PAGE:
Bilbo's Circus Song
The circus band, travelled the land,
Living from day to day,
They danced and sang, and the woodlands rang,
As they went along their way.
Never alone, carrying their home,
Dwelling beneath the clouds,
They sang and played, and the people paid,
'twas pleasing for the crowds.
Hark, hark, the dogs do bark,
The beggars are come to town,
They give you cause, to lock your doors,
And roll your shutters down.
Peace, peace, tell the geese,
They're just the travelling folk,
From strange lands, they'll read your hands,
Or make a funny joke.
Alarm, alarm, beware of harm,
The gypsies are here today,
They'll empty your purse, or even worse,
Steal your soul away.
Come, come, everyone,
Come and see the show!
They'll juggle and dance, tumble and prance,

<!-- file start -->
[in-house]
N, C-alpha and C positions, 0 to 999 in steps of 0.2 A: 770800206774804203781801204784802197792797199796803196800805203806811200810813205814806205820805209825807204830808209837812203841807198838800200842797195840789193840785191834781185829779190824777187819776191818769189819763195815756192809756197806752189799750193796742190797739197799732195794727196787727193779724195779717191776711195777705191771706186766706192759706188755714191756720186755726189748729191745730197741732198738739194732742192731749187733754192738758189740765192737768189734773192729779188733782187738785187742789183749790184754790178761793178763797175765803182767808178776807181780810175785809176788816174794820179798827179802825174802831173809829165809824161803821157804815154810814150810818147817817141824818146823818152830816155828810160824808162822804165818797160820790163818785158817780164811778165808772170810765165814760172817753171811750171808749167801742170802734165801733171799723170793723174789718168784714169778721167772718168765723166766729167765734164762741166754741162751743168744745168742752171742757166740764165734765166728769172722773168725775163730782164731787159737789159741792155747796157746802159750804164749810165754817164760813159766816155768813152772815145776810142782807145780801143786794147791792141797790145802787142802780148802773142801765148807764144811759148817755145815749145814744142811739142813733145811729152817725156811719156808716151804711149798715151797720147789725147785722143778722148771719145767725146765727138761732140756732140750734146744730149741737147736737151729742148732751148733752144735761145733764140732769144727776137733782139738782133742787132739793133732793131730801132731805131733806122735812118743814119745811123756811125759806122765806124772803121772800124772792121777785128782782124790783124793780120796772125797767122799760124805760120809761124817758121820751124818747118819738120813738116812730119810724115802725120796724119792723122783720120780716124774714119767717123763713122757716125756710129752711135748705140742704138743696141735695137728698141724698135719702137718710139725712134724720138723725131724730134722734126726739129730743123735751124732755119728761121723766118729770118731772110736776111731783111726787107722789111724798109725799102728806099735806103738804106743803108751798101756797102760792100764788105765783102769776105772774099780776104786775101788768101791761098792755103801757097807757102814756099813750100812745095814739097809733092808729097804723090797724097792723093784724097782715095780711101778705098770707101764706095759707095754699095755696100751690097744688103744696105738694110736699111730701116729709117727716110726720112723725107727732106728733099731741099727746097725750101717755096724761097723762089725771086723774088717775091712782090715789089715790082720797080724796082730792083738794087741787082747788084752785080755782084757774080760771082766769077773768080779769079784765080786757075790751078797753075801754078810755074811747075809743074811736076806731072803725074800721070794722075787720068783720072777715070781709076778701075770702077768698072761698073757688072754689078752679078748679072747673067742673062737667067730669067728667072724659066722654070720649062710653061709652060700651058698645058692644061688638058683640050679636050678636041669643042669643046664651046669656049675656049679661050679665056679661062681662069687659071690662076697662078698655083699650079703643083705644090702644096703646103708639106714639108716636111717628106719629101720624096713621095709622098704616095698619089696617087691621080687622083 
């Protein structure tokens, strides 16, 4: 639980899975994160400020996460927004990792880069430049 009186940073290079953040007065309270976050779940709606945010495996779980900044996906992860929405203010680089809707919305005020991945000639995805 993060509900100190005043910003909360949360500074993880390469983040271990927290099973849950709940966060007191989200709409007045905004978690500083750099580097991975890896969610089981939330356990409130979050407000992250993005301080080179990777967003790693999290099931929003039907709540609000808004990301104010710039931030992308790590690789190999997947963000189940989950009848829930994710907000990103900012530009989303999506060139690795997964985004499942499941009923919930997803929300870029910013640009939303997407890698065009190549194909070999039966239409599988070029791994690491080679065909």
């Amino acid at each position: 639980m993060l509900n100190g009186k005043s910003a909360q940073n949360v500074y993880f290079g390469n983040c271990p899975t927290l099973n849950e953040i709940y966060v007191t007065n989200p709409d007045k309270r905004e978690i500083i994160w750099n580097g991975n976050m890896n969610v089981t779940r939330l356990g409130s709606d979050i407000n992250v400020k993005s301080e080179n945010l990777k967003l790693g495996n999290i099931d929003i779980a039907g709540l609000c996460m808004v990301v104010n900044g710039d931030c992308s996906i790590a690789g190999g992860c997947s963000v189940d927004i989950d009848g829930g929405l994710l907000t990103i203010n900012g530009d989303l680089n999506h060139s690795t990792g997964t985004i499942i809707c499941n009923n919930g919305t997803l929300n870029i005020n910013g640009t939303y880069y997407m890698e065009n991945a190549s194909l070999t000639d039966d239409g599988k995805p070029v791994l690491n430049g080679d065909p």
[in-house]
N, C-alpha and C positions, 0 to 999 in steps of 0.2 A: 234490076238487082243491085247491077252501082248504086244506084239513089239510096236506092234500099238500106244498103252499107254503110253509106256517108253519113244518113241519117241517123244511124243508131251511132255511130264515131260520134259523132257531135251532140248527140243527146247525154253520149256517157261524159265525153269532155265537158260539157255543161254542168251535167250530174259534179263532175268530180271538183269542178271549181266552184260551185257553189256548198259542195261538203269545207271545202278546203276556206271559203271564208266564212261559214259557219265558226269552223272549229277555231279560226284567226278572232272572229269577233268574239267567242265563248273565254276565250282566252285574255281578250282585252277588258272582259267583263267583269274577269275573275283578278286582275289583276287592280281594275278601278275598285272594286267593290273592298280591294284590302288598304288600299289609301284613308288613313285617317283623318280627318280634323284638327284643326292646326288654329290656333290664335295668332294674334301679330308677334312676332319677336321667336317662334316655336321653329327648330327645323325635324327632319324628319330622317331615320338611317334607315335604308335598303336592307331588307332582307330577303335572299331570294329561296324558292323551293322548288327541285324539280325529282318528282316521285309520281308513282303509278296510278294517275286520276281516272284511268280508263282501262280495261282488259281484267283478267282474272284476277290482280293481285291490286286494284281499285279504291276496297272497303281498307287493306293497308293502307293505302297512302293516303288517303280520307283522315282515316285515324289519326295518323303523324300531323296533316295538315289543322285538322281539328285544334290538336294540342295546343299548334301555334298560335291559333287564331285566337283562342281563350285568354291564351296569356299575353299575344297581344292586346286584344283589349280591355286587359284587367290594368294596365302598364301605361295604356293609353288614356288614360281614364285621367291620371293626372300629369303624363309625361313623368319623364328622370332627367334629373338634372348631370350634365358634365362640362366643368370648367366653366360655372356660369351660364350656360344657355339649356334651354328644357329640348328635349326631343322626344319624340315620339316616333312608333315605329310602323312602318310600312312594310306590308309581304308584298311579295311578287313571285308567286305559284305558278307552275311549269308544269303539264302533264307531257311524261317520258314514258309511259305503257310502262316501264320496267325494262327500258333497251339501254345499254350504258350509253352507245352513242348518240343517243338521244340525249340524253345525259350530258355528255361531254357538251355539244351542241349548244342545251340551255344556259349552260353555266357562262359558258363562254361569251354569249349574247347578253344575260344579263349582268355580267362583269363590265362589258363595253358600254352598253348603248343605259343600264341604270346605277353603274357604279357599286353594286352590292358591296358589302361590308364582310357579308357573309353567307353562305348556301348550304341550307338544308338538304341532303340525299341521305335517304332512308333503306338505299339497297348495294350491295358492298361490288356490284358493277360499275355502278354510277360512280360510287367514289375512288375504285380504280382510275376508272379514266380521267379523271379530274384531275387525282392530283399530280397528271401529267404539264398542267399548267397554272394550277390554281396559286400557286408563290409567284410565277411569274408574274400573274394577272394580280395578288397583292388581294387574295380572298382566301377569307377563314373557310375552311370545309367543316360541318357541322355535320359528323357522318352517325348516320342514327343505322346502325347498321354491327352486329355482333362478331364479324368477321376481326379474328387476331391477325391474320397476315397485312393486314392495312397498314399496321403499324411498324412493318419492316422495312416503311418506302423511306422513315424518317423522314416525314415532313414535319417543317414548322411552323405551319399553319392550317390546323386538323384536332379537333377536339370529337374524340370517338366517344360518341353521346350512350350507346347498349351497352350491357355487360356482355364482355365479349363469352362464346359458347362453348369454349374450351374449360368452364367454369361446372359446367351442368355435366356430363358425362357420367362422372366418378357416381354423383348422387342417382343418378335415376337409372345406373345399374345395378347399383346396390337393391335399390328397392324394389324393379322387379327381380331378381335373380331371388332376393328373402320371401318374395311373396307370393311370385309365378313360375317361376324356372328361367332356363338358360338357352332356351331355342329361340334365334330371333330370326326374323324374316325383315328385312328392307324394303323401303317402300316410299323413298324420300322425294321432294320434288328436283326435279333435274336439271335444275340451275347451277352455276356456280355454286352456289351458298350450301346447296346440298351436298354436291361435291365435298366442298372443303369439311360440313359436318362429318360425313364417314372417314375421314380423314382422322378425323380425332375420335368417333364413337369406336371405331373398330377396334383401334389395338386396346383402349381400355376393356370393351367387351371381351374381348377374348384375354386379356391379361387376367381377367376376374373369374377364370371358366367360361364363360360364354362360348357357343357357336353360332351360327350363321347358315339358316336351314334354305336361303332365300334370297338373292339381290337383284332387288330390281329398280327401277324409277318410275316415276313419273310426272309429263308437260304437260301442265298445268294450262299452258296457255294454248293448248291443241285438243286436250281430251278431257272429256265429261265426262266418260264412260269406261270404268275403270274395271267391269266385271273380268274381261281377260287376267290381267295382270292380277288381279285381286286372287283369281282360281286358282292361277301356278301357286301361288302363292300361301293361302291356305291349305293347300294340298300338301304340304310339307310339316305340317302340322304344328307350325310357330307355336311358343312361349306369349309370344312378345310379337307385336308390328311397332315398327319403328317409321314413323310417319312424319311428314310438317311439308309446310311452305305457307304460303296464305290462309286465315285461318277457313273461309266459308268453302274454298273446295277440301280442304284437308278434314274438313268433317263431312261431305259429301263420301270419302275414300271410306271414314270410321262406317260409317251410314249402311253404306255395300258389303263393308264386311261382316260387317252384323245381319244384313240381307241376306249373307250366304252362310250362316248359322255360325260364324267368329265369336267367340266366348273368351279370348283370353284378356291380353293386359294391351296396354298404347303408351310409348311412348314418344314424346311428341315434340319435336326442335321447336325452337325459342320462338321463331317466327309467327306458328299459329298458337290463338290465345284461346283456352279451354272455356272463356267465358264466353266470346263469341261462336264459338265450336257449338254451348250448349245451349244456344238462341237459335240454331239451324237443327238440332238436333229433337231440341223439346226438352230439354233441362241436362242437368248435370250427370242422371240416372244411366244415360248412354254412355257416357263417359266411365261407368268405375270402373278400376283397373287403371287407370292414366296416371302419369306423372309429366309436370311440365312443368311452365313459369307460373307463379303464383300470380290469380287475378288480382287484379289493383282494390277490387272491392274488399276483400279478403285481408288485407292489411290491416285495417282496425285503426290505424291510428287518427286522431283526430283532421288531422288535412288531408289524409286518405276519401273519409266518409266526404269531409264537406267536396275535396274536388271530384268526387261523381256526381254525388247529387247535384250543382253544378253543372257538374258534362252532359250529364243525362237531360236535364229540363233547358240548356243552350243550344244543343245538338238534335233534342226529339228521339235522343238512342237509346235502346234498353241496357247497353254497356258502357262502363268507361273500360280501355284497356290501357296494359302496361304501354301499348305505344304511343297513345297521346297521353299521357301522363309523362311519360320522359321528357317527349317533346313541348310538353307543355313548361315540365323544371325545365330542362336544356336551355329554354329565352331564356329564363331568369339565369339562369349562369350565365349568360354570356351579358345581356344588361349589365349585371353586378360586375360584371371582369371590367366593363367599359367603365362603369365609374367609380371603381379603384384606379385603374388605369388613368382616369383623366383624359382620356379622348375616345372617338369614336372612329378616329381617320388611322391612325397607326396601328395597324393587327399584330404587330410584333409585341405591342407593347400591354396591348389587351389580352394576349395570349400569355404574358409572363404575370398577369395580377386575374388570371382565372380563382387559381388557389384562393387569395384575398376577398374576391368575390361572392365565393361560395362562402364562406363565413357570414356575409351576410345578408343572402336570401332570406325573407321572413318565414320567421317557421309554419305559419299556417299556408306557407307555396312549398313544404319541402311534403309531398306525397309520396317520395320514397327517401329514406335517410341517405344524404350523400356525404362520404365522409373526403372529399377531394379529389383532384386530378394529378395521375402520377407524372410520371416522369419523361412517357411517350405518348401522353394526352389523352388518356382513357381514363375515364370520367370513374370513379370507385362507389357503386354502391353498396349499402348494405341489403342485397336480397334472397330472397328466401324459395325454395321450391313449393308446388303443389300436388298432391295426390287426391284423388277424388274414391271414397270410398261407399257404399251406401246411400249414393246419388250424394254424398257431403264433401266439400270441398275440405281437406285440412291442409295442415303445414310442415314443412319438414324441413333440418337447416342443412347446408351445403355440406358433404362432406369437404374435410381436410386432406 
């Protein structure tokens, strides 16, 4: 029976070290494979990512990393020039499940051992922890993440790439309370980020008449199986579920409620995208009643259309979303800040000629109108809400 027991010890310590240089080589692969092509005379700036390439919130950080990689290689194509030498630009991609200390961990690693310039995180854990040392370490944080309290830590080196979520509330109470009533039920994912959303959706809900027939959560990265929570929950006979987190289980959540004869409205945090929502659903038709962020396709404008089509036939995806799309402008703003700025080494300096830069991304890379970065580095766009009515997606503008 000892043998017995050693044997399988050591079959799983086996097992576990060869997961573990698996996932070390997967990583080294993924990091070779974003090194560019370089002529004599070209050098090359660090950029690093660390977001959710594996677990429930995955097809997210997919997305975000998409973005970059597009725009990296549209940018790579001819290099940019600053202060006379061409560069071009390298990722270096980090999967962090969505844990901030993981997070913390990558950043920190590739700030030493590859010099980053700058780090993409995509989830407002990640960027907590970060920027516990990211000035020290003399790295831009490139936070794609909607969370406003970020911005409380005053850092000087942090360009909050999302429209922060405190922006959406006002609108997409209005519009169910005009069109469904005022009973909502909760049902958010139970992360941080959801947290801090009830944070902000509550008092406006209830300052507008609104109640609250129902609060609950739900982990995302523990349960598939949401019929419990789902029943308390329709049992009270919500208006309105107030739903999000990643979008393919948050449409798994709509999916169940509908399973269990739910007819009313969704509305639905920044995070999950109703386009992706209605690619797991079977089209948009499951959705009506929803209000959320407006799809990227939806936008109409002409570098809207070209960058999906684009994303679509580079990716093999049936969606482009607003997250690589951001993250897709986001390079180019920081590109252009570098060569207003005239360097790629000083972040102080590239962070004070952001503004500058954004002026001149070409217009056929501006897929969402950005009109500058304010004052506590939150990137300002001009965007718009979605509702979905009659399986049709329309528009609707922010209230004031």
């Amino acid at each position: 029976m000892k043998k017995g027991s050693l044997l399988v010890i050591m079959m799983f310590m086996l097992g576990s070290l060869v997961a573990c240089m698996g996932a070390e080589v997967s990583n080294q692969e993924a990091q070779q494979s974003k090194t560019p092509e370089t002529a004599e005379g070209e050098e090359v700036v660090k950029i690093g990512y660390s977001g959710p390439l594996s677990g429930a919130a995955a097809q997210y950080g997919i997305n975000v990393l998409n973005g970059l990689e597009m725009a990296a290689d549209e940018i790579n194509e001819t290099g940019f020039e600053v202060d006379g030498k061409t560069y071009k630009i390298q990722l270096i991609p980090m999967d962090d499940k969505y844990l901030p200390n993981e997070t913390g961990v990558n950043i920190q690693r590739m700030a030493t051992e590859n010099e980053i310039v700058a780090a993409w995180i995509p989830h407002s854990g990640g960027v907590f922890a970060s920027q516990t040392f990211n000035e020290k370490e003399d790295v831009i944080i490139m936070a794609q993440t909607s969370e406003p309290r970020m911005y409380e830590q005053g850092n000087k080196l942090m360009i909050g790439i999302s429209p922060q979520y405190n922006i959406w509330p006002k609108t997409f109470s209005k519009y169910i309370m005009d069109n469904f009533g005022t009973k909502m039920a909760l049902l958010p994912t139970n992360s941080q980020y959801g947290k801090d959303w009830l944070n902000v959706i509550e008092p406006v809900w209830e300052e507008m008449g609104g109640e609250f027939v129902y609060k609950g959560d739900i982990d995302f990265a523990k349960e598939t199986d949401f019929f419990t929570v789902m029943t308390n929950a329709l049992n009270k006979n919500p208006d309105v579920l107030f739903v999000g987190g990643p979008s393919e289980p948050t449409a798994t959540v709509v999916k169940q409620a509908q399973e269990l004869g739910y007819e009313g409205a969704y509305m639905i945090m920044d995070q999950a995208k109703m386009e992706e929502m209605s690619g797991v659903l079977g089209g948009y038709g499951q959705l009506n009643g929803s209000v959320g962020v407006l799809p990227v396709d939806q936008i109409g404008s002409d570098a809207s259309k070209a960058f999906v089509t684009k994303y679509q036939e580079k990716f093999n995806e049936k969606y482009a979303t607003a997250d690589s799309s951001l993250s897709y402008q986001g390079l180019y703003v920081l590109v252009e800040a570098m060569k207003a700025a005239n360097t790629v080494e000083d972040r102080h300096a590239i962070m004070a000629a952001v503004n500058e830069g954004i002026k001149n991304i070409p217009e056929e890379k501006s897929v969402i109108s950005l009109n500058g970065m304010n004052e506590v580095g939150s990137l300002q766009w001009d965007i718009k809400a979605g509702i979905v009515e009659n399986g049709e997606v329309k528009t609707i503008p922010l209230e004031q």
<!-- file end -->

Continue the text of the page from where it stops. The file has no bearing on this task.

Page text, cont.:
You'll love them before they go.
So the folk played, wherever they stayed,
In many a distant land,
But always were fated, to be hated,
By people who don't understand.
Because they roam, so far from home,
Their ways seem odd and strange,
Still they dance and sing, till the woodlands ring,
Pray Valar that they never change.
As the song finished Spandif led the riotous applause as Pippin led Merry in another deep bow. The showman suddenly realised what a great opportunity he had missed by putting Meriadoc in a cage, rather than on the stage.
This is a work of fan fiction, written because the author has an abiding love for the works of J R R Tolkien. The characters, settings, places, and languages used in this work are the property of the Tolkien Estate, Tolkien Enterprises, and possibly New Line Cinema, except for certain original characters who belong to the author of the said work. The author will not receive any money or other remuneration for presenting the work on this archive site. The work is the intellectual property of the author, is available solely for the enjoyment of Henneth Annûn Story Archive readers, and may not be copied or redistributed by any means without the explicit written consent of the author.